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18,000 poor children denied admission in Delhi private schools: Child Rights Panel

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NEW DELHI: Highlighting that in the past two years, around 18,000 children under the Economically Weaker Section (EWS) category have not been provided admission to private schools in the national capital, the National Commission for Protection of Child Rights (NCPCR) has directed the Delhi government to take immediate legal action to ensure uninterrupted education of the concerned children.

In a letter to Delhi Chief Secretary Naresh Kumar, the commission said that they had received various complaints regarding the denial of admission to children belonging to the EWS category by private Delhi schools. This was done despite the children being selected in the lottery system under the RTE Act, 2009.

Taking cognizance of the complaints about the delay in admission, the commission summoned the dealing officer from the Directorate of Education virtually.

“During summon hearing, it has come to light that in the academic year 2021-2022 approximate seats allotted for admission of EWS category children in Delhi private schools were 40,000 wherein admission has been given to 28,000 children. Further, in the academic year 2022-2023, approximate seats allotted for admission of EWS category children in Delhi private schools were 33,000, wherein admission has been given to around 27,000 children,” said commission chairperson Priyank Kanoongo in his letter.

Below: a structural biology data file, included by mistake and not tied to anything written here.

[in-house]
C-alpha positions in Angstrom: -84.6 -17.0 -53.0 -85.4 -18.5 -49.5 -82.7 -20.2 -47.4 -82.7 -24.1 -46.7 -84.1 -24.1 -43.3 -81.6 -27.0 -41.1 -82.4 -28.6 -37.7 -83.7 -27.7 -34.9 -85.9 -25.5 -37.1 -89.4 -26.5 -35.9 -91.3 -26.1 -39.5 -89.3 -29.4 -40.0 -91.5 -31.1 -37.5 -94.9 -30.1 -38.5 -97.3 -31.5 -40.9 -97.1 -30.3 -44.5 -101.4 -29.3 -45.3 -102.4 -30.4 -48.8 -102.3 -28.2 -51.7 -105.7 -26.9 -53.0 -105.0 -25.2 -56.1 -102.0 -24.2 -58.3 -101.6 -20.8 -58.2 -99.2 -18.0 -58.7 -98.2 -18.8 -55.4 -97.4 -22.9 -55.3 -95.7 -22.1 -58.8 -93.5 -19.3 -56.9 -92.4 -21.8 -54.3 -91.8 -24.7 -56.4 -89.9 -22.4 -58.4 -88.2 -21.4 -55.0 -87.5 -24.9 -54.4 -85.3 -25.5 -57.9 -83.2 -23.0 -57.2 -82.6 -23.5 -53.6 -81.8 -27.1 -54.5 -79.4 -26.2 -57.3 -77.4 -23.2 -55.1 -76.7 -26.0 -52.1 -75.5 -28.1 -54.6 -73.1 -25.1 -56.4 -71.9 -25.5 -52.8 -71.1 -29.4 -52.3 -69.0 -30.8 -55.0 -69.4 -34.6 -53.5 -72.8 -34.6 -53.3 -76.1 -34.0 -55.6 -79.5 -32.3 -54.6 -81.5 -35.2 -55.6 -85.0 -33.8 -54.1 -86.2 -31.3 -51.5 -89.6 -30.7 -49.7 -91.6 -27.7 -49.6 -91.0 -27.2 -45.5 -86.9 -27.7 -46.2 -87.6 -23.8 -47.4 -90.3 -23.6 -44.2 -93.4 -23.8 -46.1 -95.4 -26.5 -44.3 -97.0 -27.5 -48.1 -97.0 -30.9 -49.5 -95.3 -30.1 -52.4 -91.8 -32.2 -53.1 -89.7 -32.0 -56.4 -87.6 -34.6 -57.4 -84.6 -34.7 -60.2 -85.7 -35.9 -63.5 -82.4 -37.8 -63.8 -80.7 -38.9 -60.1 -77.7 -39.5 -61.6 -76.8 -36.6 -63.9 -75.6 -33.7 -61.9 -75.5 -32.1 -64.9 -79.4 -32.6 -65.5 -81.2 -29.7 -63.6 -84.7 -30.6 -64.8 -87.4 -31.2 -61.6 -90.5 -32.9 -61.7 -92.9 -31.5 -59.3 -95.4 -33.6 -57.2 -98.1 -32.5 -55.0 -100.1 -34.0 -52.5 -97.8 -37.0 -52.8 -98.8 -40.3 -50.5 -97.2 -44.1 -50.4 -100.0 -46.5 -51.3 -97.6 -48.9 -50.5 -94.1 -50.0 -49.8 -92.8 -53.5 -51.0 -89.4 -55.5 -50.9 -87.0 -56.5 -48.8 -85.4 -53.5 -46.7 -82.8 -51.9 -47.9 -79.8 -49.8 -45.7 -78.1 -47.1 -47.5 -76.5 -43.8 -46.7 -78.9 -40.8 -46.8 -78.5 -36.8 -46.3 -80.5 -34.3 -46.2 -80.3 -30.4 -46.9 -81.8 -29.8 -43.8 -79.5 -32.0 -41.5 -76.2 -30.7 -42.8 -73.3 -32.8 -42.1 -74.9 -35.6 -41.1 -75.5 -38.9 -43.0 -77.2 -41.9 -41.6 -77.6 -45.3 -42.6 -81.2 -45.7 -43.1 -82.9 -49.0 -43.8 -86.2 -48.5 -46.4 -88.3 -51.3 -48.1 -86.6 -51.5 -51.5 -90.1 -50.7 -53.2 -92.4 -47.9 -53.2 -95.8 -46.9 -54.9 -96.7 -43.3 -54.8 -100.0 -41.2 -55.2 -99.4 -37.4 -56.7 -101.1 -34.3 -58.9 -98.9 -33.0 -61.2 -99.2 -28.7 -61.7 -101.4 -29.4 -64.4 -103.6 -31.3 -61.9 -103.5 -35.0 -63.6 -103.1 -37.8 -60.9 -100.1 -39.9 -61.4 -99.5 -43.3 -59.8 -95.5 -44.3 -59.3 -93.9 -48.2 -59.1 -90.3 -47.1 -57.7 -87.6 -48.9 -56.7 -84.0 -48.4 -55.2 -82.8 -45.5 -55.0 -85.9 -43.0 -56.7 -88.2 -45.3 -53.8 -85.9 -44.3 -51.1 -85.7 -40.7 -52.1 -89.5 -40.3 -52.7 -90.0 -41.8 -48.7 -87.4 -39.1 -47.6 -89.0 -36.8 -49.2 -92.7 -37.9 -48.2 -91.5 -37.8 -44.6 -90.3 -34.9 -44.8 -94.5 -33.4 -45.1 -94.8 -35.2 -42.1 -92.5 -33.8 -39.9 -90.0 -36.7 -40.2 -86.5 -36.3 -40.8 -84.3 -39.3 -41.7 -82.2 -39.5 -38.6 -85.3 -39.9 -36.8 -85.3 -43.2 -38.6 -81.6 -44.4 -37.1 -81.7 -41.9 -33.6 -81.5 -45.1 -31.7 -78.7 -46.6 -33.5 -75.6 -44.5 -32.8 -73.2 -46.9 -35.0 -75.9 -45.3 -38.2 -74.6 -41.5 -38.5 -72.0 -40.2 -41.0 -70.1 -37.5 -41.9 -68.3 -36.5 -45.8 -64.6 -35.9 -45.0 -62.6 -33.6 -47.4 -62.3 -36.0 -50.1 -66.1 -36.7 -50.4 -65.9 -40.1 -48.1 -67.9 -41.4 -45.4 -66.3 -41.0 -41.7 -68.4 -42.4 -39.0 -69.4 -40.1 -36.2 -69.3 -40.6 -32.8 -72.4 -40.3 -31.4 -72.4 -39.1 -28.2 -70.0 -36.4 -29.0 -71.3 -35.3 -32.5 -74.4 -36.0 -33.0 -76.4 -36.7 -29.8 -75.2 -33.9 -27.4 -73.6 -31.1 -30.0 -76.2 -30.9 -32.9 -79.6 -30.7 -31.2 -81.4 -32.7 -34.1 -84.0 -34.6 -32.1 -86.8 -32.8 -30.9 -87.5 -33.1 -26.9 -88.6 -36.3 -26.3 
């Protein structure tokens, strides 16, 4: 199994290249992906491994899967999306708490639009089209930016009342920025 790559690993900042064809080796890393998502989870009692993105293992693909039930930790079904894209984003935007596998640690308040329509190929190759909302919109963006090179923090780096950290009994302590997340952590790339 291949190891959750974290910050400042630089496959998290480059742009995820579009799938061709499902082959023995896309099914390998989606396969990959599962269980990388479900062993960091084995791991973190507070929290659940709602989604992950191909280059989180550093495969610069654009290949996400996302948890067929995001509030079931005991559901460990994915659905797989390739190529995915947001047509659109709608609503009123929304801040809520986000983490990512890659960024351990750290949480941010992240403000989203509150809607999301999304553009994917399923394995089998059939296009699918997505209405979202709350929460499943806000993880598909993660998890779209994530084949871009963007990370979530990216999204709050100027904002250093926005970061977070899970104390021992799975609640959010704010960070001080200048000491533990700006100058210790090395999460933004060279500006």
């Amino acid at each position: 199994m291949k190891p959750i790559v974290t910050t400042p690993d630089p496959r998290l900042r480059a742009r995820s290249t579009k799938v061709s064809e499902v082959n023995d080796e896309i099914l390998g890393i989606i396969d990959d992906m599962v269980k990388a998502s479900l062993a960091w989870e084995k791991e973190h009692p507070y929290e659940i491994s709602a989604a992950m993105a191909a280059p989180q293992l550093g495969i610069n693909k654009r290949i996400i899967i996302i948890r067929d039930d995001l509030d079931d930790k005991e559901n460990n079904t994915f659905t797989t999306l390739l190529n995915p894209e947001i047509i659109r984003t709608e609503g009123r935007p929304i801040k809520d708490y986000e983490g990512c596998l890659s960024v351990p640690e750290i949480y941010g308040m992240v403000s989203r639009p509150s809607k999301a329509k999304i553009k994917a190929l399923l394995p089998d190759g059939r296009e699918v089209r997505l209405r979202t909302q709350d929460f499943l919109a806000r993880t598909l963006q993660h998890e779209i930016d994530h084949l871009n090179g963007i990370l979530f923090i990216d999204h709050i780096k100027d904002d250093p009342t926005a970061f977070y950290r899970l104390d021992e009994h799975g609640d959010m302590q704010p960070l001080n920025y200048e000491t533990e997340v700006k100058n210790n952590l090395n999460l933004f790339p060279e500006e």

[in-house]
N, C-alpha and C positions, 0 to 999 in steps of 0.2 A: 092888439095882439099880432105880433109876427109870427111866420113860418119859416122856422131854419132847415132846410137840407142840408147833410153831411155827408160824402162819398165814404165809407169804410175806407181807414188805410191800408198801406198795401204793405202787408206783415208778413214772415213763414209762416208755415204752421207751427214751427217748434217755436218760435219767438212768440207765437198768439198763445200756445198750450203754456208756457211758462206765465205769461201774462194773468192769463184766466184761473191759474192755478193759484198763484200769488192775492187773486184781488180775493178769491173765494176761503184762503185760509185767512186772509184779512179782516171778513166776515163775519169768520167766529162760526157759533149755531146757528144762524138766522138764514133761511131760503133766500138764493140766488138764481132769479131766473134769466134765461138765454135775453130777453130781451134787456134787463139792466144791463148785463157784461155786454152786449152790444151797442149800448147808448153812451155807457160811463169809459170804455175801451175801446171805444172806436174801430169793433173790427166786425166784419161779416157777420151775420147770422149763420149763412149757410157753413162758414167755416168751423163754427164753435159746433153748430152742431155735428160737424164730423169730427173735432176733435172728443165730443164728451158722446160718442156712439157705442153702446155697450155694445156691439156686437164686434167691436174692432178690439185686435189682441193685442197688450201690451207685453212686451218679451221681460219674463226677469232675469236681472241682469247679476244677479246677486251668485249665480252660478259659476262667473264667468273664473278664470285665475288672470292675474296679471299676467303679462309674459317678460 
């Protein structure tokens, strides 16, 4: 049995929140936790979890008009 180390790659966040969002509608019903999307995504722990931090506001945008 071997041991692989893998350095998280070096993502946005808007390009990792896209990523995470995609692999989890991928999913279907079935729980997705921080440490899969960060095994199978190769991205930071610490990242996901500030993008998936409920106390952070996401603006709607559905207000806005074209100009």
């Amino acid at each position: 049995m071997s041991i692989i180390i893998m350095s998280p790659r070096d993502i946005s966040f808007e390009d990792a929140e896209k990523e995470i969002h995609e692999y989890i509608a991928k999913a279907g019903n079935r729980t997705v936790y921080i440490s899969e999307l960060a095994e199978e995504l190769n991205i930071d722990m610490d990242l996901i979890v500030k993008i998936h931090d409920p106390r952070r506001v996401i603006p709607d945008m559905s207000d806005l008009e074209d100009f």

Only 33,000 seats have been allotted in the academic year 2022-23 as against the 40,000 seats for the academic year 2021-22; evidently, 7,000 seats are yet to be allocated for admission of EWS category children by the Directorate of Education in the current academic year. The number is substantially ghastly, Kanoongo said in his letter.

“Prima facie, in the past two years, around 18,000 children have not been provided admission in Delhi under the EWS category even after allotment by the Directorate of Education,” the letter said.

Stressing that fee and compulsory education is the basic constitutional right of any child, Kanoongo said immediate orders should be issued to the appropriate authorities. He added that the commission should also be informed about the action taken within seven days of issuing the letter. 

The letter also said that the commission should be apprised of any pending sub-judice matters related to the issue so that the commission can intervene and be a party in the cases.

(THE NEW INDIAN EXPRESS)

56 Days ago